Building a “search-engine-friendly” site is really the same as building a user-friendly site that has benefits with Google. Simply said: you need interesting, relevant content that is easy to read in a natural way (as opposed to being stuffed full of keywords).
Granted, creating a “search-engine-friendly” website, in and of itself doesn’t mean you’ll get high page rankings, but there are a few best practices and SEO tips. It’s really what everyone should be doing—and what most of your competitors are already doing.
To that end, I’ve prepared a list of Do’s and Don’ts, which are…
- Aim for more than 250 words on each page…but don’t go overboard.
- Give pages unique titles that are relevant to each page’s content.
- Make headings for each page within <h1> (header) tags.
- Pay attention to meta tags.
- Give images descriptive alt tags.
Pay attention to continuity in your meta description, focus keywords, title and page url.
- Do your best to stay within WC3 web standards (and check your HTML by going to: http://validator.w3.org).
- List your business with free local directories, like Google Local, Bing Local, and Yahoo Local.
- Build strong content so that colleagues and customers want to link in to your site.
- Where practical, include the majority of brand names and keywords as text (as opposed to embedding them as images).
- Create a reason for people to convert (e.g. fill out a contact form, subscribe to a newsletter, buy a product, etc.).
- Exploit good content and good copy.
- Use keyword-rich text in a natural, readable format.
How do you know if you’re using the right keywords? Well, ultimately, you need to answer the question of what your content is about. Sometimes, what you’re actually saying may be different than your overall topic. In other words, there may be keywords associated with your content that don’t actually appear on your page.
One little trick is to go to Google AdWords’ “find keywords” function and use your keywords as search terms to see what else comes up.
You can also see what kind of demand there is for your particular keywords (versus related terms) and figure out who your competition is for those keywords. You can actually find these things out rather easily by going to SEMRush.com.
Now for the don’ts.
- Use Flash.
- Include graphics or images without alt tags.
- Use the same title tag (or a bad title tag) on all pages of the site.
- Use text sparingly. (Less is not necessarily more.)
- Use text that you can’t highlight or cut-and-paste. (Be aware of what appears to be text but is actually an image.)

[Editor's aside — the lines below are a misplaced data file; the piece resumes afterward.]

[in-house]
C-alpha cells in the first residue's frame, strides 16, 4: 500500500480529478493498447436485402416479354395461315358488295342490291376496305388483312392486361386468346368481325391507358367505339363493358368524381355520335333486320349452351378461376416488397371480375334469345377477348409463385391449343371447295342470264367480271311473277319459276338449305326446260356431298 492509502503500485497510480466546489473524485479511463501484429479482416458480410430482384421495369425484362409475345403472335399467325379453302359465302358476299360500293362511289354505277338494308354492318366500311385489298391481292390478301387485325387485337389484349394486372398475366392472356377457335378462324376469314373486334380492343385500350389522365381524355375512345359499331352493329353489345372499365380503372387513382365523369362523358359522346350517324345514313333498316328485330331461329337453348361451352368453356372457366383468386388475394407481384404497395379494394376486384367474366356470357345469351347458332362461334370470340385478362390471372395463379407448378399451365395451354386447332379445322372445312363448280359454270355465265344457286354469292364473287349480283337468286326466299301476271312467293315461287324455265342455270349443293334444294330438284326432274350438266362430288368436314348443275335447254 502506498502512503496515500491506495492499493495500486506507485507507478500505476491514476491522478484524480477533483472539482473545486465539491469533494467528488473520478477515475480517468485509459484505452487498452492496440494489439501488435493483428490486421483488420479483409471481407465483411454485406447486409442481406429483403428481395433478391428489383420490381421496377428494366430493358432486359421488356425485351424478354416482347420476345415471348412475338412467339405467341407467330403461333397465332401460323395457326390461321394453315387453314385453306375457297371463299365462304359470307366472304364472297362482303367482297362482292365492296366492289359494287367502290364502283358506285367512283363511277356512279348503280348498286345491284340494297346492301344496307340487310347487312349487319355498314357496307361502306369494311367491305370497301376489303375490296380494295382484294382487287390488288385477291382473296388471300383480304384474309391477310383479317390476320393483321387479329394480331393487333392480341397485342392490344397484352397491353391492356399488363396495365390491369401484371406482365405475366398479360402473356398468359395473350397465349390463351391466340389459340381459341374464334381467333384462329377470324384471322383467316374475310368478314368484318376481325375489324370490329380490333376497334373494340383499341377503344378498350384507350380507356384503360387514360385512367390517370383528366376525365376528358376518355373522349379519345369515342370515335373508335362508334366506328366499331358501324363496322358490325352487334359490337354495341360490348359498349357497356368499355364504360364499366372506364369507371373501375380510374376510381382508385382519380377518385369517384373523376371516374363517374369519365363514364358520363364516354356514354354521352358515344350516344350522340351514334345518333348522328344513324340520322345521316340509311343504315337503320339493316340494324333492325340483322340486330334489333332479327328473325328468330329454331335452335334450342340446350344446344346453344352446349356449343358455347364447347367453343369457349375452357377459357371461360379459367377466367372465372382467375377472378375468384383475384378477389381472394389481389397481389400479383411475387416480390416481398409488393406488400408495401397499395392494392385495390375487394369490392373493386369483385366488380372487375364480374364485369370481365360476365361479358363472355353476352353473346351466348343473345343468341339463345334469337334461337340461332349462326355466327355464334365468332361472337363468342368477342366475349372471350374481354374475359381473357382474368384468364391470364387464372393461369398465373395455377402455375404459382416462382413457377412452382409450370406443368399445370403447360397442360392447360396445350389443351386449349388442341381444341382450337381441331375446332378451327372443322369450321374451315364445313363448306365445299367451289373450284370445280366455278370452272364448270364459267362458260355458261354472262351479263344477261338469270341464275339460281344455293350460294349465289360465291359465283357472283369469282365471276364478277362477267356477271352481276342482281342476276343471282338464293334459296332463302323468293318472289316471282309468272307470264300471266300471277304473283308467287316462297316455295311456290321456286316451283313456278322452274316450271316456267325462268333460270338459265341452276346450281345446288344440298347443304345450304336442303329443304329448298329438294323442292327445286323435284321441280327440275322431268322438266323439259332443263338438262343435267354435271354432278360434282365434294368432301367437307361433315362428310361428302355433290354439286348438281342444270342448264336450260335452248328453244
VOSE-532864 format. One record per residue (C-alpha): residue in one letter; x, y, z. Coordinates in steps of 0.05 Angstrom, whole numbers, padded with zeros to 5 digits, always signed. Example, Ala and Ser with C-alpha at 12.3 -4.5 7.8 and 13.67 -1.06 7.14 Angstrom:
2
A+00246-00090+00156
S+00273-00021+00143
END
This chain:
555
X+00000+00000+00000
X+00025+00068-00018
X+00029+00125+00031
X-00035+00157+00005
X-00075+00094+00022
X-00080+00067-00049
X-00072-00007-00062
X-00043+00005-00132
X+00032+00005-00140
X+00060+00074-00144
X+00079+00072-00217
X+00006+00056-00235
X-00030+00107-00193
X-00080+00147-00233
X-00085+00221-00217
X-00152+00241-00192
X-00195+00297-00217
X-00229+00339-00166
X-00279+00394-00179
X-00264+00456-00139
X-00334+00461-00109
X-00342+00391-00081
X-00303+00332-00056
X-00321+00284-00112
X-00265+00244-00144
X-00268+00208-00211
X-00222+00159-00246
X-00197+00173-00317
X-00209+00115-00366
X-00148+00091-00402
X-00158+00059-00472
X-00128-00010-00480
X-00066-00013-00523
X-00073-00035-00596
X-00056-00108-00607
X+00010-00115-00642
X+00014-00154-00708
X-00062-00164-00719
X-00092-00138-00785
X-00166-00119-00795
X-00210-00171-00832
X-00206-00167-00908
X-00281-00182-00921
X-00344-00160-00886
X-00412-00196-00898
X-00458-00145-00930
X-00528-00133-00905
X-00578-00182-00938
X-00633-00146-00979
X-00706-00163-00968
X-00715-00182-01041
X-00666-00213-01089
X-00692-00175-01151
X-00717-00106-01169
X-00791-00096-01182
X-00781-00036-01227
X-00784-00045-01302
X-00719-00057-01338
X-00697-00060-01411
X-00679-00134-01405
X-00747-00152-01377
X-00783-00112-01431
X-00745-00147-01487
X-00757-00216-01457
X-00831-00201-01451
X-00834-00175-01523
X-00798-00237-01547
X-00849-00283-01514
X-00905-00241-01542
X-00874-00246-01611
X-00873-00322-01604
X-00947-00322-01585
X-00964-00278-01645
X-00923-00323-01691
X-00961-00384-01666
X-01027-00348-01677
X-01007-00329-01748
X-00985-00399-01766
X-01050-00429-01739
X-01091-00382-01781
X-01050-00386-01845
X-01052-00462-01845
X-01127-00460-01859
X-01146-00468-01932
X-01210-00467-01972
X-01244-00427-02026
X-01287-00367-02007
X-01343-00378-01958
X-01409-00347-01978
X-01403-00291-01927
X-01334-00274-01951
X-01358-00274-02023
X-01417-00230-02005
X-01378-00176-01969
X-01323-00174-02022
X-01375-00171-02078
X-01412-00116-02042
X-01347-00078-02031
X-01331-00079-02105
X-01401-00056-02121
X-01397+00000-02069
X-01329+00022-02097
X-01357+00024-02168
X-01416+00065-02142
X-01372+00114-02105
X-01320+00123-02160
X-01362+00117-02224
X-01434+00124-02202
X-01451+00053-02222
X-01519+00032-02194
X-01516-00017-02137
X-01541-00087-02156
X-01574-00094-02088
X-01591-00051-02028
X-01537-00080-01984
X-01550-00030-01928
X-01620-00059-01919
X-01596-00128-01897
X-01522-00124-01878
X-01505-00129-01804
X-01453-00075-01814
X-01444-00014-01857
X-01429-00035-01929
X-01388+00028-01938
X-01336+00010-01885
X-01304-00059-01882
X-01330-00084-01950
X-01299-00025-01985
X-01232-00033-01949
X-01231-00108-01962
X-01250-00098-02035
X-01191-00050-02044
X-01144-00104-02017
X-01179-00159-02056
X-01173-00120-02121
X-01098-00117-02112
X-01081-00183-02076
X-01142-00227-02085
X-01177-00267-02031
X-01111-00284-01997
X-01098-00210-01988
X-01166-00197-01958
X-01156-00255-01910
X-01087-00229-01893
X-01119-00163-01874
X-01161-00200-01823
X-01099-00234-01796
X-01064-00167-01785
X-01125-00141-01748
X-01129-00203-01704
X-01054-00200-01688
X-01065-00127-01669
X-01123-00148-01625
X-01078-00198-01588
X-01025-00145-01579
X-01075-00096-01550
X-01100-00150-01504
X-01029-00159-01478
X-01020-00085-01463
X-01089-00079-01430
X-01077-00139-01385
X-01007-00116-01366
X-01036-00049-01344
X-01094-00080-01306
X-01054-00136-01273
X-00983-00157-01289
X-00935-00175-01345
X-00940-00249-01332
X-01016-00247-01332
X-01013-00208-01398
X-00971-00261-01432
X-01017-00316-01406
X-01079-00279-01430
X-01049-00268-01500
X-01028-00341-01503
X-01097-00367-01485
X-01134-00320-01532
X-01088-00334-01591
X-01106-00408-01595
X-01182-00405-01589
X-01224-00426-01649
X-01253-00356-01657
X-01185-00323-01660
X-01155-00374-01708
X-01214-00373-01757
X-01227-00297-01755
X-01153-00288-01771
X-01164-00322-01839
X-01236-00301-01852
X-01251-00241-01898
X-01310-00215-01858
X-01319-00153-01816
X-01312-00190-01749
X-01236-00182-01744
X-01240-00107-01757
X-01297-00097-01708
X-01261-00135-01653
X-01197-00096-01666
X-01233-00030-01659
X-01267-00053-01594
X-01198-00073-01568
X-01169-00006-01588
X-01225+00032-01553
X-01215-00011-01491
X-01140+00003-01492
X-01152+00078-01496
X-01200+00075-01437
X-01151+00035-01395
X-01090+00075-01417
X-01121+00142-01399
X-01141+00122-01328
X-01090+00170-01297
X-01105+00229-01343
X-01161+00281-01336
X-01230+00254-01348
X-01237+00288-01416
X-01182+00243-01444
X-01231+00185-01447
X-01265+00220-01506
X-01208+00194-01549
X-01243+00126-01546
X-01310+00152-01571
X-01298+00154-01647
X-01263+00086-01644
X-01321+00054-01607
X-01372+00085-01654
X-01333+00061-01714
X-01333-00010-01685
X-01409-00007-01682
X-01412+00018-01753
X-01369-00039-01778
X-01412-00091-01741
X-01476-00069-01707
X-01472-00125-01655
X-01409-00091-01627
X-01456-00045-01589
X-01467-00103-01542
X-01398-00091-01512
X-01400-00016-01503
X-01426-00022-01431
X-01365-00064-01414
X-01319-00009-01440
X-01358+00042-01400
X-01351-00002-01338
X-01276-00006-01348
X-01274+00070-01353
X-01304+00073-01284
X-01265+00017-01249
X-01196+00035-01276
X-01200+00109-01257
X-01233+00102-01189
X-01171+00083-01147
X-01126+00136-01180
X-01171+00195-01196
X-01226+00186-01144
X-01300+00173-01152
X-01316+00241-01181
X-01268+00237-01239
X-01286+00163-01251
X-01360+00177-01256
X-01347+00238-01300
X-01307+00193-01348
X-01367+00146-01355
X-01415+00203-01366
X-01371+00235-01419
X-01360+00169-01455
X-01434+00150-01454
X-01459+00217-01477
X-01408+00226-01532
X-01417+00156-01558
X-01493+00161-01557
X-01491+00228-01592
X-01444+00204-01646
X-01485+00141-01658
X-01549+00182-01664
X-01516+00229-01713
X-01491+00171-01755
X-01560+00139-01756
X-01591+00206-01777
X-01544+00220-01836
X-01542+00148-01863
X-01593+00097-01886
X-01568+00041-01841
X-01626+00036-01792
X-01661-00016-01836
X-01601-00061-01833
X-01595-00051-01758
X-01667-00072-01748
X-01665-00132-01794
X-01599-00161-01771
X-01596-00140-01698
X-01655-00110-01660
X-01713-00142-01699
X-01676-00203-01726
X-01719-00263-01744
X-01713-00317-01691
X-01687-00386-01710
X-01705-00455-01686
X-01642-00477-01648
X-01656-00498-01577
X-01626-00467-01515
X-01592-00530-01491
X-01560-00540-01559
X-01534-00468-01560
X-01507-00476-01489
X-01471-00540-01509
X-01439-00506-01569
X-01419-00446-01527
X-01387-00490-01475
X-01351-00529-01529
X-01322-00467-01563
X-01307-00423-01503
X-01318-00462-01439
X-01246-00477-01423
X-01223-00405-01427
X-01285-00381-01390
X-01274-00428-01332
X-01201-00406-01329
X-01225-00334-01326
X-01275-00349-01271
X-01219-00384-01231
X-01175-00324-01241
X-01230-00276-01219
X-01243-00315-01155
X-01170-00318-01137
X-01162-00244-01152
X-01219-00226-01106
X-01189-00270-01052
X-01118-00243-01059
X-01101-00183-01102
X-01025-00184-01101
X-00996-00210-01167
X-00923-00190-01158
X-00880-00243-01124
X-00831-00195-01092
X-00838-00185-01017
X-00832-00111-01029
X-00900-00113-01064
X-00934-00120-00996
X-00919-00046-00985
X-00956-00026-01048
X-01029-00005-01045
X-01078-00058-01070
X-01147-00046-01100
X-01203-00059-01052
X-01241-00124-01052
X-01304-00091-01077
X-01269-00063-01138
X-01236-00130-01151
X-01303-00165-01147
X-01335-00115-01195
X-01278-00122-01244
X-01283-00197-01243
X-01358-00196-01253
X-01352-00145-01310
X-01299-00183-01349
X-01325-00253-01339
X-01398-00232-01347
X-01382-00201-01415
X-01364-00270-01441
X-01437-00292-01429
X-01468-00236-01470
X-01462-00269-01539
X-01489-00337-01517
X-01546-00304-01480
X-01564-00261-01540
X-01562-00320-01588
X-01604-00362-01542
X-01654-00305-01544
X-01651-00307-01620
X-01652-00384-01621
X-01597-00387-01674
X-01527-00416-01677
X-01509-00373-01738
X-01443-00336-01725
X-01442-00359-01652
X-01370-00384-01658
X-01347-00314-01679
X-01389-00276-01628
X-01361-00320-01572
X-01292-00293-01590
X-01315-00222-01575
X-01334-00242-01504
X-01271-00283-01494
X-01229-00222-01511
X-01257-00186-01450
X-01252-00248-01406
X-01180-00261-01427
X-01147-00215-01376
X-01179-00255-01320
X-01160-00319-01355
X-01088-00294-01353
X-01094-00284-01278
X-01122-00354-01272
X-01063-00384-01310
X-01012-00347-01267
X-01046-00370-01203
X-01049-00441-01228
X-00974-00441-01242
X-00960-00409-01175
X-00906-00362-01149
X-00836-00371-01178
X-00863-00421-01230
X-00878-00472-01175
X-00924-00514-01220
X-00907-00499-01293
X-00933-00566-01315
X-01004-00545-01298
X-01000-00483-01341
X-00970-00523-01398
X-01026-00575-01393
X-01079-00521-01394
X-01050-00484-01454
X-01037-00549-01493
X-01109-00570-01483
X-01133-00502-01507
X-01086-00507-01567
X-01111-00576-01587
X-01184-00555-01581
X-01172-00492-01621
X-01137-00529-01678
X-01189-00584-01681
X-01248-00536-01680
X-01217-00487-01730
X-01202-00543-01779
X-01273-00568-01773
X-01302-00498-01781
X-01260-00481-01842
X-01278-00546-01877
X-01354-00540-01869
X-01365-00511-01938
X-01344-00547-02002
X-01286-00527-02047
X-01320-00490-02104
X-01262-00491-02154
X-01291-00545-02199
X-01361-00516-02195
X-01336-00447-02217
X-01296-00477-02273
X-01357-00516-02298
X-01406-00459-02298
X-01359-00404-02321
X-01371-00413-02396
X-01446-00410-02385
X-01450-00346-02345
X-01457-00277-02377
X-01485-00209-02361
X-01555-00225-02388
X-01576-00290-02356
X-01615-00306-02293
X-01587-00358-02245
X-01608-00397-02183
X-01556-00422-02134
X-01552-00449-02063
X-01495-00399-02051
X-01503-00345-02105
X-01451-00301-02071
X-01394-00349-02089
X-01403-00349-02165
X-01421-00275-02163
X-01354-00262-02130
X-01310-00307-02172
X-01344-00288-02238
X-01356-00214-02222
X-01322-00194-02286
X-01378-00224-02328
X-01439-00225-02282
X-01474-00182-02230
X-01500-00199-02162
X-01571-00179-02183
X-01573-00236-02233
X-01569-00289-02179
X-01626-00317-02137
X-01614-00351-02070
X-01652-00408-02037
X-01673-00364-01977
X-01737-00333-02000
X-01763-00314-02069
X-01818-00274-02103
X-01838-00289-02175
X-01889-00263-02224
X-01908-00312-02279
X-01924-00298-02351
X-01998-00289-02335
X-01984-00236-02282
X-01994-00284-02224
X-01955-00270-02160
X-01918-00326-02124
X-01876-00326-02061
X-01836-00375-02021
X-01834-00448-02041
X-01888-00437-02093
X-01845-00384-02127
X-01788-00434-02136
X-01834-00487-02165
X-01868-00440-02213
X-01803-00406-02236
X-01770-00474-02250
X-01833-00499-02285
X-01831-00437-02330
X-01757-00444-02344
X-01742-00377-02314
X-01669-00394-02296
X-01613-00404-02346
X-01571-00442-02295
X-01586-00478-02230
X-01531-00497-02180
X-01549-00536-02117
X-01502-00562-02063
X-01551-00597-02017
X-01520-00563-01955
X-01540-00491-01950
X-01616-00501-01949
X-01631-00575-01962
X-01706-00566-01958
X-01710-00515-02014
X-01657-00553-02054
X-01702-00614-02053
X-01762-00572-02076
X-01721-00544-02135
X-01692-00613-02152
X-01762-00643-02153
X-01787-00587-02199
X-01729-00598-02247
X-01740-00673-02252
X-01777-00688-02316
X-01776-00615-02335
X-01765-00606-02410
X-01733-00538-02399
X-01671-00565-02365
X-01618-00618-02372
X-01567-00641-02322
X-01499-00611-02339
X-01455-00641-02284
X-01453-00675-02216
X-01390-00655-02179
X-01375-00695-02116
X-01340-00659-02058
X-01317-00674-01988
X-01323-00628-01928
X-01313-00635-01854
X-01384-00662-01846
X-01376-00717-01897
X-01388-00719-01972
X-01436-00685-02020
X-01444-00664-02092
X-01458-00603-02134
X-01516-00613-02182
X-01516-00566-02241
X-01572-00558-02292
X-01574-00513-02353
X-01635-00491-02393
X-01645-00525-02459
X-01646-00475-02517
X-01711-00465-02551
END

- Repeat your keywords in a way that is not narrative or natural.
- Use keywords multiple times without purpose.
- Trade link for link or go for special offers for inbound links. (Circular linking has very little value compared to the benefit you get from it.)
Regardless of what Google’s official line is, there will always be people who continue to see if they can get away with more. Someone using these kinds of “black hat” techniques might try to manipulate content by:
- employing “keyword stuffing.” (Some companies put long lists of keywords on their site—and not much else.)
- loading the source code with keywords. (Search engines search source code. So, some companies put search terms in their comments tags, so that they will be crawled.)
- using invisible text. (Some web designers format keywords in a text color that matches the background color so that they aren’t visible to visitors, but are readable by spiders.)
- “content scraping.” (Some sites pull/steal content from other sites in order to appear to have original, relevant content.)
All of the above tips make for a “search-engine-friendly” site that’s ripe for the picking. For some websites, being friendly (with the right set of keyword phrases) is enough. If you’ve already attended to the “DOs” above, however, and still don’t feel you’re getting enough Google love, it may be time to “up your game.”
Many SEO companies either help you with boosting the friendliness of your site, as stated above, or go dangerously close to the unsavory “black hat” territory. There are only a handful of companies that do “High End SEO,” which involves proprietary techniques that let your site be seen by Google, but stays far away from anything that smells like “black hat.”
We’ll be demystifying more parts of the SEO world in an upcoming post. For now, though, you may feel like you have quite enough homework to do—or at least enough to discuss with your marketing and web team.
I’m curious: Which of the “DOs” or “DON’Ts” above came as a surprise to you? Let me know by commenting below.